We wish to build up the rule of law. In a democratic state where there is the rule of law there is no room for collective guilt or for individual vengeance.
The crowd: There is no room for the Communists either!
My opinion is that the true Communists were those who let themselves be beaten half to death at that time for a dream.
The crowd: Like Károly Király!
That is like the old Károly Király. Because the Károly Király of today no longer believes in Communism, because he has discovered that this was a grave error of history.
He is an honest man who knows what Fascism meant – that old repression, which we have already forgotten about. When an English lord boasted to Prince Esterházy in London that he had 40.000 sheep, Esterházy answered that he had 40.000 shepherds. So there were times like that, too. Do not let us forget that either. Those honest men [old Communists] risked their lives for a creed about which turned out 20 or 30 years later to be a dead end, one of the grave errors of the 20th Century. I still respect these people. I dare to say that I respect the old honest Communists.
The crowd: You are right (with interjections in Romanian – I promised to sum up my remarks at the end in Romanian).
It is not with the Communists that we should waste our time. There aren’t any Communists any more in this country – the poor wretches only sit at home by the stove and warm their sciatica.
Those who served the regime...
The crowd in Romanian: Death for death!
The vendetta, revenge, the death sentence is no solution... I do not even know them personally, only from the television. It seems to me that they are intelligent European people, whom we should allow to get on with their work. Perhaps they can do something good, and if we see that they can do no good, then they must be removed. But we certainly must not make the mistake of kicking them in the pants before they have even started to work.
It is not the death sentence that we should discuss; how beautiful it would be if in this country, after the beastly dictator, it would no longer be necessary to shoot anybody. How much more the criminals suffer in jail anyway, in the cold, on prison food than if they escape it all through a quick death...
Interjection in Romanian:- Hear! Hear!
I do not interfere with this. This is the task of the legislators and of the judiciary. We do not decide this here at a popular meeting in Târgu Mureş.
Let us not mix up what has to be done and when.
My address in Romanian:
Now I begin to speak in Romanian. What I do want to say, very briefly, is:
You are right if you believe that the changes are too slow and that the National Salvation Front has been changed into a national front for people to save their positions.
The crowd in Romanian: Down with them!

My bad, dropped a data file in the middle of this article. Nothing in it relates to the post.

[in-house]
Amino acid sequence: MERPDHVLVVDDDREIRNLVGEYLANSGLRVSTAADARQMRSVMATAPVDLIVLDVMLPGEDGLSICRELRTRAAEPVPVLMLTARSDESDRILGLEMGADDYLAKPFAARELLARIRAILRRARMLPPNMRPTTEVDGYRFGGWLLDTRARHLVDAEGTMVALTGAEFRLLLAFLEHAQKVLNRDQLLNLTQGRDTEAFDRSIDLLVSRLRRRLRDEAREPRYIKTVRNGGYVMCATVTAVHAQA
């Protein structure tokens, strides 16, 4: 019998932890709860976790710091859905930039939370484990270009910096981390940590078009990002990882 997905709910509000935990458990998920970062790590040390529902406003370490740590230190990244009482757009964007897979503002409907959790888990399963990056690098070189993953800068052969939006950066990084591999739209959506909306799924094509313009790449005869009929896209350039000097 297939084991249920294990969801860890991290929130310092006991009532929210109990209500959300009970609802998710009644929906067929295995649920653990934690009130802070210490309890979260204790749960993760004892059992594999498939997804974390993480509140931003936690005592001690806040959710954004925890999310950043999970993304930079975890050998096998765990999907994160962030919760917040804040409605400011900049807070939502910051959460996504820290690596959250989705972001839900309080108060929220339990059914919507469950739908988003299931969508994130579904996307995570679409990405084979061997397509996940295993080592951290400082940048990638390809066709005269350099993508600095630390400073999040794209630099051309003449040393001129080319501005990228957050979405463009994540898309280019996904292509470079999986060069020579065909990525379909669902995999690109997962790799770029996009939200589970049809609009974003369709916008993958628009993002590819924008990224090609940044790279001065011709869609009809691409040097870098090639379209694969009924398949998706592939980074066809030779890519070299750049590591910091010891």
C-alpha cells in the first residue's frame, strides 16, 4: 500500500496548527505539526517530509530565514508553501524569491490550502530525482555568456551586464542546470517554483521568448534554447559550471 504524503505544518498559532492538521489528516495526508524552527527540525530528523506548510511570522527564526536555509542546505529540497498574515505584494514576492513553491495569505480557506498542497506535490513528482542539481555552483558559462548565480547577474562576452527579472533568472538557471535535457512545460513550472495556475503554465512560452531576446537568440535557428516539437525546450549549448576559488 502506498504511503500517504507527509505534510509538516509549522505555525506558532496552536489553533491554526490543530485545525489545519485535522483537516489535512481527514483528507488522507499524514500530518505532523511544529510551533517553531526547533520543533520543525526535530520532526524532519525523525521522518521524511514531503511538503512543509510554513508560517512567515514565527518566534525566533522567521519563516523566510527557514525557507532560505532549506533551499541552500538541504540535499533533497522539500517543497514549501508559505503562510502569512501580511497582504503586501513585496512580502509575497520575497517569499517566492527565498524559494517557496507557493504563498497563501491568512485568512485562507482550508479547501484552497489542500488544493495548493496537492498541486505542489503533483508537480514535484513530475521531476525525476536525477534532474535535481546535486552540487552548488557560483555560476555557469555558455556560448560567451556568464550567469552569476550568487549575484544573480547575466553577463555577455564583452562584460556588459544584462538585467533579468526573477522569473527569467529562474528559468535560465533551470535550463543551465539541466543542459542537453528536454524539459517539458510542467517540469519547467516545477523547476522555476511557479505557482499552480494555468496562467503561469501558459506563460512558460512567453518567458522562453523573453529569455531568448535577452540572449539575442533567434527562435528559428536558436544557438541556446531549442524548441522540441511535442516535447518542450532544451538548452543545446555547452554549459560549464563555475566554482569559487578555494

I am a solicitor and have stood until now on the other side of the fence and have tried to fight the powers-that-be. I accepted this new office with a heavy heart. I only accepted it in these troubled times so that I could try to help the country find the right road.
We can find this right road only with your help.
If you are able to formulate your demands as a platform which can be presented to the supreme leaders of the country, I shall be pleased to take it to Bucharest Monday night and show it to the supreme leadership.
I have understood that everybody agrees that radical measures should be taken, that we should no longer be afraid of the Securitate men, nor of the policemen who maltreated the freedom fighters; these militia men... (the crowd: the police...) No, no, I do not want to abuse the word ‘police’; every society needs them. [Comment: the militia were renamed police after the revolution.]
Well then, those militia men who knew what had happened in Timişoara and in Bucharest in the morning and who were nevertheless able later to maltreat the freedom fighters of Târgu Mureş, they should be removed not only from the police forces but should also be put before a tribunal, arrested, and their hair should be shorn off.
The crowd: Condemn them!
Everybody who knows and can prove who the Securitate and militia men are who maltreated the freedom fighters, who murdered them, should make a complaint at the military attorney’s office. It is the legal duty of this office to find out the truth. If they do not find out the truth, then these attorneys must be removed from the military attorney’s office.
The crowd in Romanian: How can you trust them?
This cannot be known, but if they do not find out the truth, like in the Aurel Dan affair, they must be removed. [Aurel Dan was a senior administrator who stole from the aid transports, and was caught.]
The crowd in Romanian: Down with them!
We demand that the attorney who tried to cover up that pilfering matter be kicked out. [Since then he has been promoted!]
The question of the murdering volley (of shots against local protesters) is a very complex legal question. It must be established who issued the command, and afterwards, who did the shooting. Those who were shooting will certainly say at whose command they did it.
I promise that if the investigation is not correct, I shall let you know in every possible way – through the radio, through television.
The crowd in Romanian: And here!
Yes, here, too.
The crowd in Romanian: Thank you! The truth, the truth!
Köszönöm! Mulțumesc! Dankeschön! [“Thank you” in Hungarian, Romanian and German].
After I had delivered this, my first public speech, on January 12, the attacks started against me in the undeclared Vatra Românească mouthpiece, Cuvîntul Liber [Free Word]. Attila Jakabffy also received an ample share of attacks – although he had done no more than fulfil his duty as the chairman of the Nationality Committee of the National Salvation Front.
It should also be added at this point that – as I indicated when I told the crowd of my suspicions – the new Romanian leadership did indeed place the Securitate from the beginning under the protection of the army.
And further, that in Târgu Mureş, where on the night of December 21-22 the Securitate and police beat or shot more than 50 people, nobody was arrested for the six dead and 50 gravely injured. Those victims still living were set free by the revolutionary crowd on the afternoon of the 22nd.
In the first days after the revolution, the Securitate men trembled, but then they again found the courage to walk the streets. The old Party leaders too found that they were not going to be called to account for their activities.
These facts carried within themselves the seeds of the regression that was soon to follow.